Peeringbeneath the ice at the north pole of Mars has now revealed the red planet maybe surprisingly colder than was thought.
Any liquidwater that might exist on Mars therefore might be hidden deeperthan once suspected, closer to that world's warm heart, researcherssuggested.
Aninternational team of scientists used the Mars Reconnaissance Orbiter to probethe north pole of the red planet with radar. The ice cap there goes about1.2 miles deep (2 km) and is roughly the size of Pakistan at 310,000 square miles large (800,000 square km).
These scansrevealed the polar cap has up to four layers of ice rich in sand and dust, eachseparated by clearer sheets of nearly pure ice. Each dirty and clean layer issome 1,000 feet thick (300 meters).
These dirtyand clean layers were created by ages of intense dust storms followed by icyeras. This five-million-year-long cycle was likely driven by wobbles inMars' tilt and fluctuations in the shape of its orbit around the sun. Themore sunlight the red planet saw because of these changes, the more the polaricecaps retreated and the more dust storms Mars saw.
"Allthis layering is key evidence for theoretical models that predict that changesin Mars' climate are coupled with orbital changes," said researcher Roger Phillips, a geophysicist atSouthwest Research Institute in Boulder.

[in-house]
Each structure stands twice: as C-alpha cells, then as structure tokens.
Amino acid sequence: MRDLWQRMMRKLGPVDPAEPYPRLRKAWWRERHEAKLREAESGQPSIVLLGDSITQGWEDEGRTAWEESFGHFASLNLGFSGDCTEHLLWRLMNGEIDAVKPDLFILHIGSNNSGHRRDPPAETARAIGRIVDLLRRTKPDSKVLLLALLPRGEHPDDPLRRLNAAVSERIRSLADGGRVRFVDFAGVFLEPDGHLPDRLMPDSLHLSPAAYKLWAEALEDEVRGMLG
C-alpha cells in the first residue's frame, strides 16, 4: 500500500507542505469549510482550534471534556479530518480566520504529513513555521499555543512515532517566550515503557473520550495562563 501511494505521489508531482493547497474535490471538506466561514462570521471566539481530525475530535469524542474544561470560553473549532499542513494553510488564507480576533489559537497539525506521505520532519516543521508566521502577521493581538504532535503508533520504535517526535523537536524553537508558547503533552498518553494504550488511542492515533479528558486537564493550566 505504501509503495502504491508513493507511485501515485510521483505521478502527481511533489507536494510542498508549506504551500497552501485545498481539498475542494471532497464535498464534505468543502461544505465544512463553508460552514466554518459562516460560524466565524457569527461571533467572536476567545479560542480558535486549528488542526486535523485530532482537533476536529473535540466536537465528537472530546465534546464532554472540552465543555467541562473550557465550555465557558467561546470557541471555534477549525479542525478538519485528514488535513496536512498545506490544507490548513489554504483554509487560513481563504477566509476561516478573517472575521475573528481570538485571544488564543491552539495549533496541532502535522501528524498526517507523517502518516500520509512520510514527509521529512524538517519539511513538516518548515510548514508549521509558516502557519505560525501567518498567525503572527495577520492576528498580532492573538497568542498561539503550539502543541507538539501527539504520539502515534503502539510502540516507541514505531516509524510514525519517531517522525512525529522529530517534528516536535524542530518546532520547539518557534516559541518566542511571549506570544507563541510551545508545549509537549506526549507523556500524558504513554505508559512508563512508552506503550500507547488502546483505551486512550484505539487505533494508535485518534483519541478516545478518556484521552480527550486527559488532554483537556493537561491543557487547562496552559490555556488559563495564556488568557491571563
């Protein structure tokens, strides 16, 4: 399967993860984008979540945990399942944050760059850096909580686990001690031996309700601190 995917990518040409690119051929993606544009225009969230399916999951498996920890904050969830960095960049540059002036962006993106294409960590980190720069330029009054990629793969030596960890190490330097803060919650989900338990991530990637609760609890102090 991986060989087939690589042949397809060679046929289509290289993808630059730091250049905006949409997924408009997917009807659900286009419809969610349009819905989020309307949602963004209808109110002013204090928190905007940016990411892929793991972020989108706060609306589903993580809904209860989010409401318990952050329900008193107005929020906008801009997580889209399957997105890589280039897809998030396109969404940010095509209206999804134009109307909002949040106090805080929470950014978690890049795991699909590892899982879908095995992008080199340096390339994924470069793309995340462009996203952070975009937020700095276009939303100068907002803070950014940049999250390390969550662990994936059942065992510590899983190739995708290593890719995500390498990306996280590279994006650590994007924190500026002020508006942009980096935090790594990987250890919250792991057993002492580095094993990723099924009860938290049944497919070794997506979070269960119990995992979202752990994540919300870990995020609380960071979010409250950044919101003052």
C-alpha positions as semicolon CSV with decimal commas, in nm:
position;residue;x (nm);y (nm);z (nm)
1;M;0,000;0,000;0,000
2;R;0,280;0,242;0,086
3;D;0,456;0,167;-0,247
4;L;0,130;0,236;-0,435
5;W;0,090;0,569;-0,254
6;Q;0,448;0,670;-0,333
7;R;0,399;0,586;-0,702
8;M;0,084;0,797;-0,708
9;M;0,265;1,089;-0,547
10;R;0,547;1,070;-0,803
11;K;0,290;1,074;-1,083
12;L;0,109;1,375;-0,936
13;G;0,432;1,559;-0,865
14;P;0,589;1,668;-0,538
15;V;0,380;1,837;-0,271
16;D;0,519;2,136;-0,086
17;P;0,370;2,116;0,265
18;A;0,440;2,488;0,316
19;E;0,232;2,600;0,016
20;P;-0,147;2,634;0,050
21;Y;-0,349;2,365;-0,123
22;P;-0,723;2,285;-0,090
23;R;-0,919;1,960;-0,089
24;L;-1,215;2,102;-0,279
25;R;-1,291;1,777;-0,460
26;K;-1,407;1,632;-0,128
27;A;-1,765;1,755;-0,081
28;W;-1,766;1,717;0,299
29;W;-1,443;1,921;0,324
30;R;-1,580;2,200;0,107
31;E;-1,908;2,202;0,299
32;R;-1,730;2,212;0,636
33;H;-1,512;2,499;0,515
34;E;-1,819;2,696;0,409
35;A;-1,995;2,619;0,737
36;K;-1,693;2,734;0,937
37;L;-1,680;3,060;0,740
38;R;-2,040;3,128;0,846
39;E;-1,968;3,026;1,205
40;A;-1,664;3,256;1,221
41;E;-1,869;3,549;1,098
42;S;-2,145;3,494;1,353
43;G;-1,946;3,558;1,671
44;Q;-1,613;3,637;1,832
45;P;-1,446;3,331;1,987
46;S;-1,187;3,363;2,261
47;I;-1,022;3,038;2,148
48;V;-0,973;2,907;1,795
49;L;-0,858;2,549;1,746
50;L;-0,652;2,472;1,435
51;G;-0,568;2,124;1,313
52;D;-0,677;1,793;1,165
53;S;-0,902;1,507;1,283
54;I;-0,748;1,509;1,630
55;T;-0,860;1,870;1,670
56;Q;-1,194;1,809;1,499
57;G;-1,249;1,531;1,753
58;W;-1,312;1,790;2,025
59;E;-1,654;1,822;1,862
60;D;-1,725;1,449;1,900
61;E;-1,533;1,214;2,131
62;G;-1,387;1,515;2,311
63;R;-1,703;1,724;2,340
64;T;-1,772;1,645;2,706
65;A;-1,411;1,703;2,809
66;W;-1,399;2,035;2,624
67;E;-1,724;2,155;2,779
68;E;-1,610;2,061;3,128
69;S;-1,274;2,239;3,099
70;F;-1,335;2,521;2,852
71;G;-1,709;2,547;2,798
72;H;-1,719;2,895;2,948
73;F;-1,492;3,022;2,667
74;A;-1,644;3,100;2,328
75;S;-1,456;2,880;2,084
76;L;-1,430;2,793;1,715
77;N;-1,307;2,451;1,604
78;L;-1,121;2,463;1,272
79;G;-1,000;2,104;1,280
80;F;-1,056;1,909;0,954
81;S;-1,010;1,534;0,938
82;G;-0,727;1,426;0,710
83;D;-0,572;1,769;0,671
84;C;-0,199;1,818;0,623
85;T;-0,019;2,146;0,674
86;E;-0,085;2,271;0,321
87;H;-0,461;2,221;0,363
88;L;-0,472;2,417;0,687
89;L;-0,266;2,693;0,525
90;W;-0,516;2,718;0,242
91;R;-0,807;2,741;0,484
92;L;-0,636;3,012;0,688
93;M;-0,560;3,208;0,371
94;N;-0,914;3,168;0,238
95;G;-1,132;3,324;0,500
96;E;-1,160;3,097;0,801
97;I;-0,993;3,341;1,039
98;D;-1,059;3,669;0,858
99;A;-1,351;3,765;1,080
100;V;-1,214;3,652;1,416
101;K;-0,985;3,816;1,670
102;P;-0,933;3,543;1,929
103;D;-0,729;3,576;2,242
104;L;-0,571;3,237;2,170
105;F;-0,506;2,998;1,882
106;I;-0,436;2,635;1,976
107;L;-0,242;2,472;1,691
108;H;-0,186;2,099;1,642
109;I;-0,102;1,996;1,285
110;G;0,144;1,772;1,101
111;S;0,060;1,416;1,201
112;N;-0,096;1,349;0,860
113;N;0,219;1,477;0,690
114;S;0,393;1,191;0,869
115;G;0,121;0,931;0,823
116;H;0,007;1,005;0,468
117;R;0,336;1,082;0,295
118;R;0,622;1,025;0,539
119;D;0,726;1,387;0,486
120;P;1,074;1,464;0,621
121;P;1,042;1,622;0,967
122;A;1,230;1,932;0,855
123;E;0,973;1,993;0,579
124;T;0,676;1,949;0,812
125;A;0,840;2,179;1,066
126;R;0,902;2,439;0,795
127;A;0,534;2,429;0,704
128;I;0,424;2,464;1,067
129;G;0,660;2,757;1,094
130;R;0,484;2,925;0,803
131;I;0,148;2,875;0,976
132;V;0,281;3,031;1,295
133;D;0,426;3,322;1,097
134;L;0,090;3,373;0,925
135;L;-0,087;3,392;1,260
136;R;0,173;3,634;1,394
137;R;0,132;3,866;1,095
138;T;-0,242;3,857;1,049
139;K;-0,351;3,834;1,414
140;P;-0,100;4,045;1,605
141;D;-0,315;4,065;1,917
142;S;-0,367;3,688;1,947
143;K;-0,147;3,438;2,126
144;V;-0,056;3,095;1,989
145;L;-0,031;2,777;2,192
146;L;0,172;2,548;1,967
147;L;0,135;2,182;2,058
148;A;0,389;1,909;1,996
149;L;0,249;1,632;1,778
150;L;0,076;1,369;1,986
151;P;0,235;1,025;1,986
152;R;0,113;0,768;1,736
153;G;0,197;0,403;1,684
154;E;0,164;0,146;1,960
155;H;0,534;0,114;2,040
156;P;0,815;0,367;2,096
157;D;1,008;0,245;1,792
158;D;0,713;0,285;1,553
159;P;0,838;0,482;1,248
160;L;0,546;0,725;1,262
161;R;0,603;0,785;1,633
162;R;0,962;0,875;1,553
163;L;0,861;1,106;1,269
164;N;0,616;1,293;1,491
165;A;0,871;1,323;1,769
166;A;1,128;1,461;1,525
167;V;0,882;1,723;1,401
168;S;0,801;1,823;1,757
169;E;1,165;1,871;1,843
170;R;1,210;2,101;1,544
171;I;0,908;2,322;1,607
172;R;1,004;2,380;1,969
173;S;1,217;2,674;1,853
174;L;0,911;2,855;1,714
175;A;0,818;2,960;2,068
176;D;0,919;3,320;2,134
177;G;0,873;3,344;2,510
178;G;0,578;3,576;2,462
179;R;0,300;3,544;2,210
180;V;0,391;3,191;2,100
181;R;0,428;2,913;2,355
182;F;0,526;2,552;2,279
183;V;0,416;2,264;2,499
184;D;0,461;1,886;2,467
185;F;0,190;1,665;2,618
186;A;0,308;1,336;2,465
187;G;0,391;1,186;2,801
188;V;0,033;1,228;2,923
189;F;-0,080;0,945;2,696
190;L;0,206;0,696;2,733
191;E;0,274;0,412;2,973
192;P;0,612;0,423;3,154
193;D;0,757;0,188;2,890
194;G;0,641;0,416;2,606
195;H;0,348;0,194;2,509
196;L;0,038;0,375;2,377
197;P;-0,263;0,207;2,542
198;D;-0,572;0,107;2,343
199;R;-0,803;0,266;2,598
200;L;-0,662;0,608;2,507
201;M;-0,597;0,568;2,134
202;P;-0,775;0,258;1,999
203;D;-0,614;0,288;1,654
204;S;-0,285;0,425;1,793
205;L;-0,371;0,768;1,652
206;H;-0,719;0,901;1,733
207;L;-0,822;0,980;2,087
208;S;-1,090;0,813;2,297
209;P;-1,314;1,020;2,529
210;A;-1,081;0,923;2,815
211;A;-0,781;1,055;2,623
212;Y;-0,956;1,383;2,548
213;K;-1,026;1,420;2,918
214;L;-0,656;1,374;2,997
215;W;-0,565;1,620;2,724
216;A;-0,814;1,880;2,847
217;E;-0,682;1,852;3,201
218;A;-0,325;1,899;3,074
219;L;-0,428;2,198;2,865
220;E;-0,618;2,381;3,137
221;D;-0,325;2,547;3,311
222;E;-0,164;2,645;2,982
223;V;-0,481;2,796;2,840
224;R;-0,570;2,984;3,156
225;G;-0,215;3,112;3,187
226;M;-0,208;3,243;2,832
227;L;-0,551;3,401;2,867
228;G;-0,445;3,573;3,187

Unexpectedly,the radar scans also revealed the massive weight of the ice cap does not deformany underlying sediment. This implies the crust beneath the cap is strong — more than 180 miles thick (300 km).
To havesuch a thick crust, "Mars might be colder than we thought," Phillipstold SPACE.com. As a result, any liquid water that might be underground has tobe buried even deeper than once speculated. "If one thought that liquidwater was 5 kilometers deep (3 miles), it's now at least 30 percent deeper thanthat," he said.
Philips andhis colleagues detailed their findings online May 15 in the journal Science.
As to whyMars might be so cold, "perhaps it was robbed of its fair share ofheat-producing elements, such as uranium and thorium, when it was firstborn," Phillips said. Or perhaps the way heat flows on Mars is quitevariable, with the crust being colder and thicker at the poles and hotterelsewhere — "like Mars' volcanic provinces of Tharsis and Elysium."
Theupcoming PhoenixLander mission, which will explorethe water ice just underneath the surface soil of the Martian arcticplains, might help shed light on the layering at Mars' north pole. To solve themystery of the heat of Mars, heat flow probes are likely needed all over thatplanet, as is suggested by the Mars Network Mission under proposal, Phillipssaid.
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